Should I Forget Dorothy?

by James Wallace Harris, Monday, February 17, 2020

Being part of history is the gold standard for being long remembered. Pop culture fame can also get you remembered, but not as long. Geneology is probably the common way we ordinary folks will be remembered, especially if we’re neither historical or famous. Writers and artists often like to believe they will achieve immortality through their works, and that was certainly true for Homer, Shakespeare, Austen, and Dickens. Sadly, being published today usually proves a poor bet at avoiding literary obscurity.

Through some weird accident of circumstances, I have become the repository for the memory for Dorothy Rachel Melissa Walpole who wrote under the name Lady Dorothy Mills. I maintain the website ladydorothymills.com. Last year it got a total of 175 visitors, but most of them leave almost immediately. It’s a very static site because I seldom find new information about her. I used to get a query about her every year or two, but it’s been years now since I’ve heard from anyone asking about Lady Mills.

Lady Dorothy Mills wrote fifteen books from 1916-1931, nine novels, and six nonfiction books, all long out of print. I own all of them except her first novel Card Houses and the last Jungle!. She is most famous for writing five travel books capitalizing on the idea of an aristocratic European woman traveling alone in Africa, South America, and the Middle East in the 1920s. She achieved a minor amount of fame. As far as I can tell only 26 used copies of her books are for sale right now, and most of those are the nonfiction titles. Of the 5 copies of her novels, two are the German versions of The Dark Gods. Most of these volumes have been on the market for years. There is little interest in her work.

I’m trying to decide if it’s worth my effort to convert her books into digital texts so I can submit them to Project Gutenberg. It would be a terrific amount of work and its doubtful anyone would read them. But I’d hate to see Lady Mills become completely forgotten. I’ve been trying to come up with reasons to convince people to try her books. Right now it’s almost impossible to get ahold of any kind of edition to read. I’ve wondered if there were free ebook editions available would a few readers give her a chance?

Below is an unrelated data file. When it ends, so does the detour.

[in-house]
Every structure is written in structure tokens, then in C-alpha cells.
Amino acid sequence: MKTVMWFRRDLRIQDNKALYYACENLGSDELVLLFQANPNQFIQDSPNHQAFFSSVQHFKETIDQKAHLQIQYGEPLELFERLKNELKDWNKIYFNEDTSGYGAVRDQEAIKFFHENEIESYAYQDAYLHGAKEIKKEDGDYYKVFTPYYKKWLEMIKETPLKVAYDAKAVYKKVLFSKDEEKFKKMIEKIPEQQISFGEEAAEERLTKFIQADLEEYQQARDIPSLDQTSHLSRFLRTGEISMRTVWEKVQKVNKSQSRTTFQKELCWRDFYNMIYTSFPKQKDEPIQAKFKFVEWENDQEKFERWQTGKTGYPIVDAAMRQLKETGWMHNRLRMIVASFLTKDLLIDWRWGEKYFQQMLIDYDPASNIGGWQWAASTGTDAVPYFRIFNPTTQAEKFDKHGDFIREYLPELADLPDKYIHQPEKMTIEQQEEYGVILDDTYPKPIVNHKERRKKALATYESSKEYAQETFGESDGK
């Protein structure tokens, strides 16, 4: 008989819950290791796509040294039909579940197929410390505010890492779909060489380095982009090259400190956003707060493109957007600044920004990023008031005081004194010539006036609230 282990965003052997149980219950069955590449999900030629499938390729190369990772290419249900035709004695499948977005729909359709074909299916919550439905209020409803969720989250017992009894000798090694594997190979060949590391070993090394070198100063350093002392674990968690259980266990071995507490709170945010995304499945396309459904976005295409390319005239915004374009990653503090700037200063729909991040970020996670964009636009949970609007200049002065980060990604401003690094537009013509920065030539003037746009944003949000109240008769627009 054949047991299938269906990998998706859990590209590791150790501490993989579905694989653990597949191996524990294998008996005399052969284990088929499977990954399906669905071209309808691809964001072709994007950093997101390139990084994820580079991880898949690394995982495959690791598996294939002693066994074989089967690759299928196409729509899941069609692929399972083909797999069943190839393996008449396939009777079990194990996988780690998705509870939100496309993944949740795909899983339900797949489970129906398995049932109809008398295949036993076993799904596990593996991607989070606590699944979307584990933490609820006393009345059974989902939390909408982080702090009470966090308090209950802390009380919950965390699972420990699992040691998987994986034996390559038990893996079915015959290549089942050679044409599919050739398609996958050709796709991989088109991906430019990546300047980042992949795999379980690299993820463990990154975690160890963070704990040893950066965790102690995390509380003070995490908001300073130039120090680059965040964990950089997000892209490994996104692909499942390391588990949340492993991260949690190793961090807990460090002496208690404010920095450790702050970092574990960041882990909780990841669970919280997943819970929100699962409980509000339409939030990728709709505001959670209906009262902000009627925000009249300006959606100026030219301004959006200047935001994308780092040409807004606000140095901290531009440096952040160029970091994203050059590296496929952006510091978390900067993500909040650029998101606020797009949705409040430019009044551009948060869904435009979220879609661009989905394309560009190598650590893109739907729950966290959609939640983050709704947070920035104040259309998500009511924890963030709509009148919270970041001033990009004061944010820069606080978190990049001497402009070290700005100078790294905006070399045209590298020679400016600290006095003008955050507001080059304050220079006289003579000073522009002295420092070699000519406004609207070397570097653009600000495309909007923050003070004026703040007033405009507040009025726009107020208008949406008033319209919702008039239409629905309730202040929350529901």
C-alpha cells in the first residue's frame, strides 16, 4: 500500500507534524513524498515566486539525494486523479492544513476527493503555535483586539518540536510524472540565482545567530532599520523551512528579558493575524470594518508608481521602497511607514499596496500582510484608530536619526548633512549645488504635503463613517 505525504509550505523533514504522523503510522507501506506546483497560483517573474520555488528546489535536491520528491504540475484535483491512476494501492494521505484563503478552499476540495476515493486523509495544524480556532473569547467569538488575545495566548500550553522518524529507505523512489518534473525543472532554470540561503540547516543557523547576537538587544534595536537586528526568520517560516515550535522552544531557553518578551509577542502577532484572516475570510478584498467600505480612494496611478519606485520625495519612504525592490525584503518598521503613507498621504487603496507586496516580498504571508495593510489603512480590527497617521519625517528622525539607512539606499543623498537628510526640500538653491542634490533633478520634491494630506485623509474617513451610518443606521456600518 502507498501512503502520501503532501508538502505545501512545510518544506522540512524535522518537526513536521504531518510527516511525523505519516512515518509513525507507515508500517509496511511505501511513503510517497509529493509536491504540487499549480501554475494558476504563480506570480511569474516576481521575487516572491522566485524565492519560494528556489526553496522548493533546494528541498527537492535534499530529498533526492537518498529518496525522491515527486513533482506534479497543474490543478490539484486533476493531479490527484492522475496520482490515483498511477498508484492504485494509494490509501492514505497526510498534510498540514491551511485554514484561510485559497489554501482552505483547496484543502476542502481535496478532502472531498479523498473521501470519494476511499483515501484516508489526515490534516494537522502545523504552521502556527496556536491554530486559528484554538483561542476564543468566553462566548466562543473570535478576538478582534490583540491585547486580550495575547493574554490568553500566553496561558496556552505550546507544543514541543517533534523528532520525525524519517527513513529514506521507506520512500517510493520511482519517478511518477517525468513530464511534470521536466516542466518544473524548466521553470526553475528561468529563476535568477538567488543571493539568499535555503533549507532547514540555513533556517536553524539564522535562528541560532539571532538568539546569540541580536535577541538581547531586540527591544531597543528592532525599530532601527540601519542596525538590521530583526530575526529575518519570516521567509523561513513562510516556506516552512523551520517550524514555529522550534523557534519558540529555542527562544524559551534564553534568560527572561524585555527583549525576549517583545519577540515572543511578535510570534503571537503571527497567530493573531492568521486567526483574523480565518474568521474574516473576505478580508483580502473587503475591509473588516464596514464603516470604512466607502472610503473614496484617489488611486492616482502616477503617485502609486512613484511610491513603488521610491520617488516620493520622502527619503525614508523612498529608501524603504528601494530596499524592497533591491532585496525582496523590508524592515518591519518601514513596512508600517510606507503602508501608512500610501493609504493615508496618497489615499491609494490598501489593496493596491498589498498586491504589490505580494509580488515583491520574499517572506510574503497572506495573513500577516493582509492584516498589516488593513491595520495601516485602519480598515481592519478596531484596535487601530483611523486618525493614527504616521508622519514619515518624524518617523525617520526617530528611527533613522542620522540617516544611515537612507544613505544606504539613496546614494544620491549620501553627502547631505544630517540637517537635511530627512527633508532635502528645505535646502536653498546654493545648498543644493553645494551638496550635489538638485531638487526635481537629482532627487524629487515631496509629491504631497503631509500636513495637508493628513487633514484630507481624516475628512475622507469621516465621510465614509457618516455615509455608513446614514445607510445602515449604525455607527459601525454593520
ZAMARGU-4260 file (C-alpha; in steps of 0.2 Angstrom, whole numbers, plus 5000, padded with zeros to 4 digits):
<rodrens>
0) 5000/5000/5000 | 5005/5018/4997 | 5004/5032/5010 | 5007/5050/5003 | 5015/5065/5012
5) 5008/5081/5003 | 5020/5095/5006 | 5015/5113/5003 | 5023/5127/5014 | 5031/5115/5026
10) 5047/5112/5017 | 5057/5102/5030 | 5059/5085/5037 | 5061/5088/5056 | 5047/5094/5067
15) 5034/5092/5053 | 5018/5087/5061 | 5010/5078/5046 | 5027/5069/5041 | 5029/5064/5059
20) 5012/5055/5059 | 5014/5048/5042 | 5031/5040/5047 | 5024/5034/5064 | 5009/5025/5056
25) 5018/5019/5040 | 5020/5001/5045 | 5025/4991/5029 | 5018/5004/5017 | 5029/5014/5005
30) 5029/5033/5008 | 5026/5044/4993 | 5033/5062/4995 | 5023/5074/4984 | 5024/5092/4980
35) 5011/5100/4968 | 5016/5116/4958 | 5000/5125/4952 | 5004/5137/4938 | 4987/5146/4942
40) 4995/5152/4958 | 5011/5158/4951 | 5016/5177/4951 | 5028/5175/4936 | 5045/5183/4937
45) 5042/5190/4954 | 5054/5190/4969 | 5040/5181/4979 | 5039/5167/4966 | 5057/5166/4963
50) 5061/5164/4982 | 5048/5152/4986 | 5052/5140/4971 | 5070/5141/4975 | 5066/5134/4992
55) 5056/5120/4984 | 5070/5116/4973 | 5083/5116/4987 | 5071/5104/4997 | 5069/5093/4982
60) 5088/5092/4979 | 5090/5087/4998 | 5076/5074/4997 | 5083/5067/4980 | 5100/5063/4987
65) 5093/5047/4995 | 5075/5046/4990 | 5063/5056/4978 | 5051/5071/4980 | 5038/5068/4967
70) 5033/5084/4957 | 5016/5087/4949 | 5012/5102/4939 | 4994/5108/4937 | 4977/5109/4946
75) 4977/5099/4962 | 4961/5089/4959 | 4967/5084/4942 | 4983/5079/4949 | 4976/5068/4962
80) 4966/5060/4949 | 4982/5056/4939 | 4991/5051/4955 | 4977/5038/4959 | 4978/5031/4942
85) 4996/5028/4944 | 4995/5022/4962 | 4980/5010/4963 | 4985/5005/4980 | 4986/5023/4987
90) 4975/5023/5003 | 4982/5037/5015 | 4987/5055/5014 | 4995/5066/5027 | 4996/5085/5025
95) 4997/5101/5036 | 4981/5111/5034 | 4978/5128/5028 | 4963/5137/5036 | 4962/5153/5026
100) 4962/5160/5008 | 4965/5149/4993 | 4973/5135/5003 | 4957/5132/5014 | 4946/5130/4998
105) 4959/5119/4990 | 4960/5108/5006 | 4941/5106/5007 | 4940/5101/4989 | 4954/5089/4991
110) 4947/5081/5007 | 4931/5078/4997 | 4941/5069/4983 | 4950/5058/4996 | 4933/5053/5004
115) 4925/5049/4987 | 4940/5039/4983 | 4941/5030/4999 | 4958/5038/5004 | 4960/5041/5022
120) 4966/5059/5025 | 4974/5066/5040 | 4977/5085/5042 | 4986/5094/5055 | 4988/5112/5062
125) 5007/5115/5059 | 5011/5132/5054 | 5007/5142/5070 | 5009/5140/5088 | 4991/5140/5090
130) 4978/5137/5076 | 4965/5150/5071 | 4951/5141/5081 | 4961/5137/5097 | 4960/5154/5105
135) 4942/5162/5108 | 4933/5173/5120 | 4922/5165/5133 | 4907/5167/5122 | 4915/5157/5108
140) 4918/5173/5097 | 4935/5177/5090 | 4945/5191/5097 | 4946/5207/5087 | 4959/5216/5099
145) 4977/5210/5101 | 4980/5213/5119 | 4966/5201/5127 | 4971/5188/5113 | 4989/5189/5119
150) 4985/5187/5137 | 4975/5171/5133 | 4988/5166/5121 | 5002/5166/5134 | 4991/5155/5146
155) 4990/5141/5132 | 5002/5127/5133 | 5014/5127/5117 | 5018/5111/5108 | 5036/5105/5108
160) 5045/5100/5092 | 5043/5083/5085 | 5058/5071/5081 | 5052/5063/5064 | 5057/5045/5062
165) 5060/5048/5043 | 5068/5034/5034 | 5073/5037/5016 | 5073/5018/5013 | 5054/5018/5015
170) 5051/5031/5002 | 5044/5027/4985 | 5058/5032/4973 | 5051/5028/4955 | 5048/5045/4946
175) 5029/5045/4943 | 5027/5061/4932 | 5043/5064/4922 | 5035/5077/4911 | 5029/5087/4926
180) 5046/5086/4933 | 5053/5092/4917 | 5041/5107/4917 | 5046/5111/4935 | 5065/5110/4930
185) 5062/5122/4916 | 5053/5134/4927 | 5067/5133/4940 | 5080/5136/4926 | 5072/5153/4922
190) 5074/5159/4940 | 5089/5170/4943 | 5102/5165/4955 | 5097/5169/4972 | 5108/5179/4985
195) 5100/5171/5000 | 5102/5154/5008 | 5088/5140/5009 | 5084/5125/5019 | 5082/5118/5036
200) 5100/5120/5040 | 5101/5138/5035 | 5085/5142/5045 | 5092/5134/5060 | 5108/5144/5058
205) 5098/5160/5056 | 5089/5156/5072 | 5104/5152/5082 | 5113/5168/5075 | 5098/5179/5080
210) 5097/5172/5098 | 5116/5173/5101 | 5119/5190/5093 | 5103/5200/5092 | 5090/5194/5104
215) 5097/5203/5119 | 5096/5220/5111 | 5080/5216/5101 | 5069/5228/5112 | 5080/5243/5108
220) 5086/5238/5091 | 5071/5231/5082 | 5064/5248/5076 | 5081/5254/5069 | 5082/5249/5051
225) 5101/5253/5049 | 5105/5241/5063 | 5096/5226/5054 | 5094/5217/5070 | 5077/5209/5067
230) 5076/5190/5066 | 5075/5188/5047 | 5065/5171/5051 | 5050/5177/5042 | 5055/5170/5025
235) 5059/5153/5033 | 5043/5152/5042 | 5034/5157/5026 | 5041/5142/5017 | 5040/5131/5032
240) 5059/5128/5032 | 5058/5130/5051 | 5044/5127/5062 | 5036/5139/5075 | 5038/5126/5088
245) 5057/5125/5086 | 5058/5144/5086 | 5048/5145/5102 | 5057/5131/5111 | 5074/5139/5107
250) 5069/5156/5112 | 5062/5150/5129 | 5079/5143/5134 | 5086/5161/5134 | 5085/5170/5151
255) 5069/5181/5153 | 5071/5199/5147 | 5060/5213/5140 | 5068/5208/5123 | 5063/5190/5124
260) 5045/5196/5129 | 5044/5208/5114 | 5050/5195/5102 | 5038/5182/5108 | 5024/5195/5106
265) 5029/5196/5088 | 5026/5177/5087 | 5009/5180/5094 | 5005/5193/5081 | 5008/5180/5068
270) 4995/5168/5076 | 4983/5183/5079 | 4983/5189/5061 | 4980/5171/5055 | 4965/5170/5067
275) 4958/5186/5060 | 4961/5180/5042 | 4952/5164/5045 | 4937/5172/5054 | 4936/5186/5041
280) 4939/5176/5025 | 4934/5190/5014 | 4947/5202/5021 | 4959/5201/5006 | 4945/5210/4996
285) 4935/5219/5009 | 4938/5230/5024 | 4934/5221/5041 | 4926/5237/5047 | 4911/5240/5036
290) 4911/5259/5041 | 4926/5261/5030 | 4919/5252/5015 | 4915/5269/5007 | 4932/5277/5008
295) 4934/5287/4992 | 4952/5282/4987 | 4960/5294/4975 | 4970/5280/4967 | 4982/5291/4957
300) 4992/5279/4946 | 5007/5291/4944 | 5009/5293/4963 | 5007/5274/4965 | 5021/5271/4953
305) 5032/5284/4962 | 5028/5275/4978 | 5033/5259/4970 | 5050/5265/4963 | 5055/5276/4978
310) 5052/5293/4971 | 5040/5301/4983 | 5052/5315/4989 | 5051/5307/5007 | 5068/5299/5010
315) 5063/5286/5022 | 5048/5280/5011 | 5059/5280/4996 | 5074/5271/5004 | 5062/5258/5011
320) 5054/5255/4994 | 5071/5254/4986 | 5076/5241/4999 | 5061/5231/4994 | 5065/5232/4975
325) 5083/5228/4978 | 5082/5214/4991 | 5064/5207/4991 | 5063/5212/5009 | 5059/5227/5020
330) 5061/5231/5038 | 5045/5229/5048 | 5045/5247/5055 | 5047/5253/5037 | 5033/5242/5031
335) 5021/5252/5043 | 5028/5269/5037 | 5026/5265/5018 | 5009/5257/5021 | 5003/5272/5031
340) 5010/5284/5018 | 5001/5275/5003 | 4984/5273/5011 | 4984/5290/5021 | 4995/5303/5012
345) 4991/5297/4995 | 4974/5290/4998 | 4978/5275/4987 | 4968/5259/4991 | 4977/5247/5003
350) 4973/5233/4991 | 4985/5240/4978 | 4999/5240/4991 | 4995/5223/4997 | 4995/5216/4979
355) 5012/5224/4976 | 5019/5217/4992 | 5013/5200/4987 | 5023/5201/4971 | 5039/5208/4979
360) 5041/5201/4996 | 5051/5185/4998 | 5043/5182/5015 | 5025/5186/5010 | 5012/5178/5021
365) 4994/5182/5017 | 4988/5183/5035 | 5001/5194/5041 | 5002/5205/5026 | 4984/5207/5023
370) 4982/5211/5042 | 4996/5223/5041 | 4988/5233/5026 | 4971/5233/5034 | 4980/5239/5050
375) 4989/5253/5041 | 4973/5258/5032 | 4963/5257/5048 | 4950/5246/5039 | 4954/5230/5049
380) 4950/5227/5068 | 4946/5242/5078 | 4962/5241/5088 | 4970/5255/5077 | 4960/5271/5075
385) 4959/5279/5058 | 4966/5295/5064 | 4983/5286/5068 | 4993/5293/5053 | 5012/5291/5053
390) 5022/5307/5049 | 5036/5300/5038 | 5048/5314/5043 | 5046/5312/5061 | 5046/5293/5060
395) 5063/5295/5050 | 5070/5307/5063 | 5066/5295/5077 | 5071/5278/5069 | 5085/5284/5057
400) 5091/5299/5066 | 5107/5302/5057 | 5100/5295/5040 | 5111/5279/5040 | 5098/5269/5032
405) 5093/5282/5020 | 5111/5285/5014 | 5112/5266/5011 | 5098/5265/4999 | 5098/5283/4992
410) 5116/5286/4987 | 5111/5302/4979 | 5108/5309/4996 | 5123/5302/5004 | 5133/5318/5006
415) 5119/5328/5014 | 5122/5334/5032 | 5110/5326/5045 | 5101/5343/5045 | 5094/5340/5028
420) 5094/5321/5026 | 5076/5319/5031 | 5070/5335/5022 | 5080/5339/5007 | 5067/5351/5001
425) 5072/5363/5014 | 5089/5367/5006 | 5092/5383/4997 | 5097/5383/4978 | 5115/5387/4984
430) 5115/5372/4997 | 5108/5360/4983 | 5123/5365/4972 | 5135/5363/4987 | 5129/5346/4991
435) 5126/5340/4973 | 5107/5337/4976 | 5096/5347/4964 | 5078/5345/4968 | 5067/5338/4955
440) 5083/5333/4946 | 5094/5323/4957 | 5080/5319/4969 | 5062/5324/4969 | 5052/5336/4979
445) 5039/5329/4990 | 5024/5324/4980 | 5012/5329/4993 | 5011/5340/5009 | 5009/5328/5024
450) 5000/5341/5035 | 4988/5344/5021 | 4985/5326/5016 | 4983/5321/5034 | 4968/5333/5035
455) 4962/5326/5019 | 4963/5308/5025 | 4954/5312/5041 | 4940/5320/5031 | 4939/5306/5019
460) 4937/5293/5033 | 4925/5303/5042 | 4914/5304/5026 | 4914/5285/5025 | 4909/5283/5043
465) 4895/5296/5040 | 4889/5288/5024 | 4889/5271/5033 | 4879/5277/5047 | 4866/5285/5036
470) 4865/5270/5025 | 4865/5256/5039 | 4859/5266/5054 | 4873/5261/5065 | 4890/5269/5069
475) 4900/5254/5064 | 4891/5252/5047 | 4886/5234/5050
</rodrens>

I’m currently reading The Laughter of Fools from 1920. It’s about a young woman living with her aunt and uncle after her father dies. I’m not sure of the time period yet, but you have to imagine a Downton Abbey type of setting. Lady Mills was the daughter of an Earl and grew up in a manor house on a country estate. I assume her life was somewhat like Crawley girls, as Lady Mills was about their age. She would have been 23 in 1912, the year the story began. Lady Mills’ mother was also a rich American woman. However, Lady Mills married a poor American man, and from what I can infer, her father wasn’t as forgiving as Lord Grantham. Lady Mills went out into the world to make it own her own.

The girl in The Laughter of Fools is named Louise, and Lady Mills’ mother was named Louise. I have to wonder how much of herself she put in this character. Louise finds life with her aunt and uncle boring and eventually gets permission to go on a vacation for her health. Her guardians believe she is being supervised by a proper English lady, but Louise gets to run around with an arty bohemian crowd. This opens up a whole new world for her. I imagine the same thing happened to Lady Mills.

I wish I had a copy of Lady Mills’ first novel, Card Houses published in 1916. That was the year she married Capt. Arthur Mills. It might reveal more about her early life and personality. I get the feeling her first few novels were about the life she knew and that social set, and her later novels were fantasy or science fiction. Her travel books were about becoming an independent woman.

I can’t say that The Laughter of Fools is good literature. I only find it interesting for four reasons. First and primary, I’m looking for clues about Lady Mills. Second, I enjoy the Downton Abbey resonating vibes. Third, it tells about life in England during a very literary period — the book adds a few details that I don’t find in Woolf, Huxley, Forster, and others of that era. Finally, it’s about a woman breaking free in a time when few did. But mostly the novel’s appeal is trying to figure out what Lady Dorothy Mills was like and why she became a writer.

I still don’t know what kind of person she was. Would I have liked her? Or was she a weirdo, or even a Lady Asshole? Does she deserve to be remembered or is there a reason why everyone is forgetting her? I feel like I’ve fed a stray cat and now I’m responsible for its care.

Small items about her come up for sale every once in a while but they can be expensive. And if I really wanted to pursue this project properly I’d need to travel to England and do some real research. That is almost not going to happen. Still, I might try converting one book, The Laughter of Fools and see if anyone reads it. It would be nice to see if anyone else gets anything out of her. Sooner or later, I’d like to find a younger person to inherit the caretaking of this strange cat.

JWH

 

 

Reliving Recorded Reality

by James Wallace Harris, Saturday, November 30, 2019

Humans are known for their self-awareness, but we’re also reality aware. Before our species evolved its higher awarenesses Earth was covered with countless species who just existed. Grazing animals grazed, carnivorous animals hunted, fish swam, birds flew, snakes slithered, and none of them paid much attention to themselves or reality. They just did their thing. Reality unfolded in an infinite variety of creations. Probably, always has, always will.